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BOSTON-A group of local developers are planning a $200 million mixed use project that would bring 430 homes and more than 60,000 sf of retail space to one of Boston’s neighborhoods. Under an a plan being worked out between a private developer and a team of community groups, the project would revamp the look of Jackson Square on the border of Roxbury and Jamaica Plain.

“This is the largest, transit-oriented development in a neighborhood and I believe it will be a model both locally and nationally,” Bart Mitchell, whose firm, Mitchell Properties, has signed on to work with a contingent of non-profit developers, tells GlobeSt.com. Mitchell joined forces with Roxbury’s Urban Edge, the Jamaica Plain Development Corp. and the Hyde Square Task Force earlier this month, shortly before the city was to select a developer for the project.

The coalition plans to revamp a string of city and state-owned properties, including a highway department road salt depot, and turn it into 430 apartment, townhouses and condominiums along with retail space, an indoor skating rink, a community center and areas of open space. A large portion of the rental units will be reserved for lower income tenants, but there would also be a mix of market-rate condo units ranging from $300,000 to $400,000.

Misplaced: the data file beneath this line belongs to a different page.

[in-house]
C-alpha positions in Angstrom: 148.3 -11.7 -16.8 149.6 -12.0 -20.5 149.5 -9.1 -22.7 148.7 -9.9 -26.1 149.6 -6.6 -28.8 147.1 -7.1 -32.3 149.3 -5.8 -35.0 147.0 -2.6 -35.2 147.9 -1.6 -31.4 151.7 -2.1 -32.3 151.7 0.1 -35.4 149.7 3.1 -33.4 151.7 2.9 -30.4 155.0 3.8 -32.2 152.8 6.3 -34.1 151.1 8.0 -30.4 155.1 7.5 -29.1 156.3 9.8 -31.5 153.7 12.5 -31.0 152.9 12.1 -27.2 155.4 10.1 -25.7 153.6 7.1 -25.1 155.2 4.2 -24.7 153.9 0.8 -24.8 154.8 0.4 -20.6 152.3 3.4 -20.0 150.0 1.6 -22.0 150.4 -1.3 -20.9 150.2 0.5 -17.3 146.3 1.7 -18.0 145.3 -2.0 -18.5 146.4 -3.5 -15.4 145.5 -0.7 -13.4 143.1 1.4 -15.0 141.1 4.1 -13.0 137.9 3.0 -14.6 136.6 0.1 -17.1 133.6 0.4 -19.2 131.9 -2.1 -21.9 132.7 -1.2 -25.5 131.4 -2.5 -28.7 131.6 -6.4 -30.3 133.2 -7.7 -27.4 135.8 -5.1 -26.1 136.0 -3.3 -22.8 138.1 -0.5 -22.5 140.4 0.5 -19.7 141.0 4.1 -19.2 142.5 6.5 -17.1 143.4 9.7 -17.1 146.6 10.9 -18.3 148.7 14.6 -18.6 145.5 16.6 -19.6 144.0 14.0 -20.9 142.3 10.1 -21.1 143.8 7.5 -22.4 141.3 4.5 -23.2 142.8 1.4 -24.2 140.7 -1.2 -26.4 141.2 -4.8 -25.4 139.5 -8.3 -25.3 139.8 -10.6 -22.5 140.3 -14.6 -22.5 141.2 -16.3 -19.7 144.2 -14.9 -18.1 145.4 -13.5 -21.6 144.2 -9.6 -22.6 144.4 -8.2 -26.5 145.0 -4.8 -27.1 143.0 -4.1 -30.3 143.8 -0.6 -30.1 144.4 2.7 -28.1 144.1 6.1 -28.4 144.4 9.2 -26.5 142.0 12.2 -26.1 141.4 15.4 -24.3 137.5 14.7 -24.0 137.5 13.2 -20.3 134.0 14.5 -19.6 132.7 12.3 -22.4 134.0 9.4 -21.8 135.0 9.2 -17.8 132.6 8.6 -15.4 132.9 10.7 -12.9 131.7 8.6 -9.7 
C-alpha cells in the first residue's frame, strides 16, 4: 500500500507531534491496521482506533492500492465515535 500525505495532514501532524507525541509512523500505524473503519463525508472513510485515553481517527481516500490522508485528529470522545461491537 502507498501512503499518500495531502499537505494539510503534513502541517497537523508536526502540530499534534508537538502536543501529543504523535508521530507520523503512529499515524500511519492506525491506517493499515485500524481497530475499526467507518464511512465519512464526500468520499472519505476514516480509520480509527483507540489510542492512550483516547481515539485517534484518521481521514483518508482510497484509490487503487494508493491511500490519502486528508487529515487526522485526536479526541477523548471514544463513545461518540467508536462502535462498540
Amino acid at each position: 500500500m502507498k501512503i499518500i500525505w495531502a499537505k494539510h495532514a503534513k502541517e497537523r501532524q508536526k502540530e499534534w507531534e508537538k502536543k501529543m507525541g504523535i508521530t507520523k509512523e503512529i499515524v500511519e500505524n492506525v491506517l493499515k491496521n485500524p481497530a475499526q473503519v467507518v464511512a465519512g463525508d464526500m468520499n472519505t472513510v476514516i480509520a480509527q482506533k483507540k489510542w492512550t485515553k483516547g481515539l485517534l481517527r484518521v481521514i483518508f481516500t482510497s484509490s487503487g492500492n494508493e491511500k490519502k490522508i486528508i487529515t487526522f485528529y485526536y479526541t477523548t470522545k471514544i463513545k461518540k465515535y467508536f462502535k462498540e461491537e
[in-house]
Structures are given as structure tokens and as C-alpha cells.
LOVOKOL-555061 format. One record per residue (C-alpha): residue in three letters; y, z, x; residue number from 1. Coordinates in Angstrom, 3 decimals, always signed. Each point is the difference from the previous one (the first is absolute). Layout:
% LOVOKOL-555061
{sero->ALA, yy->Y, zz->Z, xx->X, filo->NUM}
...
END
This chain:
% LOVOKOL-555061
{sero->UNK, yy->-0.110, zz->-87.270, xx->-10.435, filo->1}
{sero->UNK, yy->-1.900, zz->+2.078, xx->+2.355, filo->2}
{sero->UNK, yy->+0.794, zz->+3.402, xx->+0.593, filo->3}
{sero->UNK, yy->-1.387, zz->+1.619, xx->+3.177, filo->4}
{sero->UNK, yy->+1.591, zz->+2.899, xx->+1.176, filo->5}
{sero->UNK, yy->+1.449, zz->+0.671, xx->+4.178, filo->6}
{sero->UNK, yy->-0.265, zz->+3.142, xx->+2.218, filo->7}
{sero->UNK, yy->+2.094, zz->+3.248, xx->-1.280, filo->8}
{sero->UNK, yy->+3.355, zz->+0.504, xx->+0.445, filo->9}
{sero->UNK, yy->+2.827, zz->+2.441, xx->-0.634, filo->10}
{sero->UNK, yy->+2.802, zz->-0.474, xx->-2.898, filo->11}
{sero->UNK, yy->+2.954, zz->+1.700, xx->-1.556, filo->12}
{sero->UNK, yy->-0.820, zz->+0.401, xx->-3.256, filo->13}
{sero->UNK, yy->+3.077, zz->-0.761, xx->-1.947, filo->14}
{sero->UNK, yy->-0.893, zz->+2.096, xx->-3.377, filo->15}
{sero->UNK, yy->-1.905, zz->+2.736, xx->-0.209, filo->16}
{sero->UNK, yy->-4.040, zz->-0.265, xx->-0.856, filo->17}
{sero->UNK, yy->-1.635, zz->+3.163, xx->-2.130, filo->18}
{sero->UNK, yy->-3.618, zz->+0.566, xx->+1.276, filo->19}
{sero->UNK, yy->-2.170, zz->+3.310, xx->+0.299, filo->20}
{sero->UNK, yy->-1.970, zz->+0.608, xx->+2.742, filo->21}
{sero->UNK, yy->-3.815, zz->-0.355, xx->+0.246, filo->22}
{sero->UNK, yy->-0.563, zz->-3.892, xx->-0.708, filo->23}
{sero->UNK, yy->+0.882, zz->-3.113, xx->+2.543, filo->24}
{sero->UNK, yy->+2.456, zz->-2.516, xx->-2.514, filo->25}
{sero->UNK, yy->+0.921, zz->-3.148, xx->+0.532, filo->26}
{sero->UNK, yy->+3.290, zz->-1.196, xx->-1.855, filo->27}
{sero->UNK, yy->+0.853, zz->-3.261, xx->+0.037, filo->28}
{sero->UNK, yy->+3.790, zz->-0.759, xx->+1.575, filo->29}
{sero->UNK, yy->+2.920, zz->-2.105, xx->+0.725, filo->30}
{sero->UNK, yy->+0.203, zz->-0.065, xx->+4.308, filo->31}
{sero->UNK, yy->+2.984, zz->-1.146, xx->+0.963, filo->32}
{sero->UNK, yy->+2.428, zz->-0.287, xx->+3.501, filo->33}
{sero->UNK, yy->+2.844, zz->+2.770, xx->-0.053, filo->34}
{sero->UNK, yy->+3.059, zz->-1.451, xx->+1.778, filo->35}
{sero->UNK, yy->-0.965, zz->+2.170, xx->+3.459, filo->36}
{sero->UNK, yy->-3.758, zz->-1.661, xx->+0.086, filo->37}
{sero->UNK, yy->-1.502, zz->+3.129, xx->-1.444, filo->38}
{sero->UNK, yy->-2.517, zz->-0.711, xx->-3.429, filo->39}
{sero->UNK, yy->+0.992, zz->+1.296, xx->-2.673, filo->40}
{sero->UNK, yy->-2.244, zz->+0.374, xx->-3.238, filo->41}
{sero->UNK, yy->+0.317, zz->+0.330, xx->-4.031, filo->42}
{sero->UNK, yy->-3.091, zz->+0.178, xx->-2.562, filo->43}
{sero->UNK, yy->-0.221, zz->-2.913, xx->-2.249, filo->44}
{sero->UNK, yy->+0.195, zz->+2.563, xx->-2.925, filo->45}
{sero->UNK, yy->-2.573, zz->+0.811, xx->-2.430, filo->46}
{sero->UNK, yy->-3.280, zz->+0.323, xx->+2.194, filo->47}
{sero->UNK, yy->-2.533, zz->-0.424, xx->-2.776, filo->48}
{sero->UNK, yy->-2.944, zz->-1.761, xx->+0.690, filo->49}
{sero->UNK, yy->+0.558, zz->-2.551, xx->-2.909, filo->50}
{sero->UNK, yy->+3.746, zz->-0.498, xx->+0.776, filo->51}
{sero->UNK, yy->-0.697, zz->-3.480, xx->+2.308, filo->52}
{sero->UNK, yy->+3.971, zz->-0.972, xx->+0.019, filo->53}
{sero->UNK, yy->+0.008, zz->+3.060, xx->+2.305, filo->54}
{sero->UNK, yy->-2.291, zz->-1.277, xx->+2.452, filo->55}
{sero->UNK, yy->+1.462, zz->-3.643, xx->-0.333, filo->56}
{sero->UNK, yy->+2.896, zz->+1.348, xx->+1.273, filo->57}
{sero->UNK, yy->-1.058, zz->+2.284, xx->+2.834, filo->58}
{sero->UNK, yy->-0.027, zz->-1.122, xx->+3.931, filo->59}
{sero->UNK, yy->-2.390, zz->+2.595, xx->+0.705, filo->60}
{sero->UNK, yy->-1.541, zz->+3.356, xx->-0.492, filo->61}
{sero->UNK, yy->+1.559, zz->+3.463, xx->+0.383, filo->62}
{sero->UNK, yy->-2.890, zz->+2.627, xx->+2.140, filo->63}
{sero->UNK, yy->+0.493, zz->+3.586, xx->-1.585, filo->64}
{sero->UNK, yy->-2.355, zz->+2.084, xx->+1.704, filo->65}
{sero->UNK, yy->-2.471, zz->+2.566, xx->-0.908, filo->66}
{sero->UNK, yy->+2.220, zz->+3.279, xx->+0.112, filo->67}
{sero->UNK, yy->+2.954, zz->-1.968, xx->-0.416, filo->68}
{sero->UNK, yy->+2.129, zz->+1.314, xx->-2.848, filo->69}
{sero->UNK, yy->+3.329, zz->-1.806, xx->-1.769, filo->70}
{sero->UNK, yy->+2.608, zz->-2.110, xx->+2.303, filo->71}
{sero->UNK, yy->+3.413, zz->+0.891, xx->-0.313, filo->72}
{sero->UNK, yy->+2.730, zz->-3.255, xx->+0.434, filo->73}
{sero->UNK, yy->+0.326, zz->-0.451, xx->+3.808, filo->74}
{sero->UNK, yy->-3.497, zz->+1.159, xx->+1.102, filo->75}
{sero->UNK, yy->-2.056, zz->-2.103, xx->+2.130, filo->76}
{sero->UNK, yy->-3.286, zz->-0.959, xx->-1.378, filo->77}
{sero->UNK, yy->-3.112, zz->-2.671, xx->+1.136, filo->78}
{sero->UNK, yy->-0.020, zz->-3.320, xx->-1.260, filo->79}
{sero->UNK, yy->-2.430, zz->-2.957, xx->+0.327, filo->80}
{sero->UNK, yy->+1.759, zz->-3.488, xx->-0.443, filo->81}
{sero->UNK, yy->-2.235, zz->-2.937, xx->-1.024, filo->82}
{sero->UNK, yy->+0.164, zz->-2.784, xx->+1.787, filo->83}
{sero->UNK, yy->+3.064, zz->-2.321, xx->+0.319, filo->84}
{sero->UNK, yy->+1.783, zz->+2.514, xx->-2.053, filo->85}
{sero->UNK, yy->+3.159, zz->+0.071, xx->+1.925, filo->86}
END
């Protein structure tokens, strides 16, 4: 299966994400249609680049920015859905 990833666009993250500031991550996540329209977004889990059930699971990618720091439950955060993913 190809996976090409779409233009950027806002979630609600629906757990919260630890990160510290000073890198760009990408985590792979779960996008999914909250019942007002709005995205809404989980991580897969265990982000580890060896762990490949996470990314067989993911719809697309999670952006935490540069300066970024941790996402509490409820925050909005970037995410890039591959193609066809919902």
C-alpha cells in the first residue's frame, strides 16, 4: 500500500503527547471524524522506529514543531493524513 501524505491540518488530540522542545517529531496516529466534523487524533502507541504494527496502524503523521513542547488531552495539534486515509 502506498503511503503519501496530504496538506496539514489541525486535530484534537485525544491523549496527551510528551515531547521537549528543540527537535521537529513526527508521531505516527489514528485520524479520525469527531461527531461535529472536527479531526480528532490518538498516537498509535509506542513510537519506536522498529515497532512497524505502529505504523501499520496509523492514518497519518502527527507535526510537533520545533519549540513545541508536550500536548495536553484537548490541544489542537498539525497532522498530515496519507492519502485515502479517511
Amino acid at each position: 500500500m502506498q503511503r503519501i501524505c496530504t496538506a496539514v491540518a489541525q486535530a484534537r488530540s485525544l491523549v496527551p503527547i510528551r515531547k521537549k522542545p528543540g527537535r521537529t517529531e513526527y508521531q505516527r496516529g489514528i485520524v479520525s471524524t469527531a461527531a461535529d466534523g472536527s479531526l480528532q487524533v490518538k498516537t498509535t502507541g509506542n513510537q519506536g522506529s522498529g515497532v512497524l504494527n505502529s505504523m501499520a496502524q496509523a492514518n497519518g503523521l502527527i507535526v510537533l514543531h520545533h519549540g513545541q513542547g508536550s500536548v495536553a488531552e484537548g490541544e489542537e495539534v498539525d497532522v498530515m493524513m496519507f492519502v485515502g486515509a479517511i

Richard Thal, executive director of the Jamaica Plain Development tells GlobeSt.com that the project will invigorate a community that has long been overlooked. “Jackson Square, the gateway to Roxbury and Jamaica Plain, has been a wasteland for years so this is really an important milestone,” says Thal. “It will create a whole new neighborhood right in the middle of Jackson Square.”

Mitchell says the development, which will be set on six acres spanning Columbus Avenue and Centre Street near Jackson Square’s Orange Line subway station, is expected to begin in 2007 with the project slated for completion within five years. The total project will encompass buildings ranging from two-stories up to 11-stories, he says.

Although the design of the project has not yet been finalized, Mitchell says the development groups intend to merge concepts from each proposal into a master plan that will encompass all of the mixed-use elements. The site was earmarked by the state about 30 years ago as the location of Interstate 95. Plans to extend that highway through the city were dropped after community groups protested that it would displace many of the area’s poorer residents.

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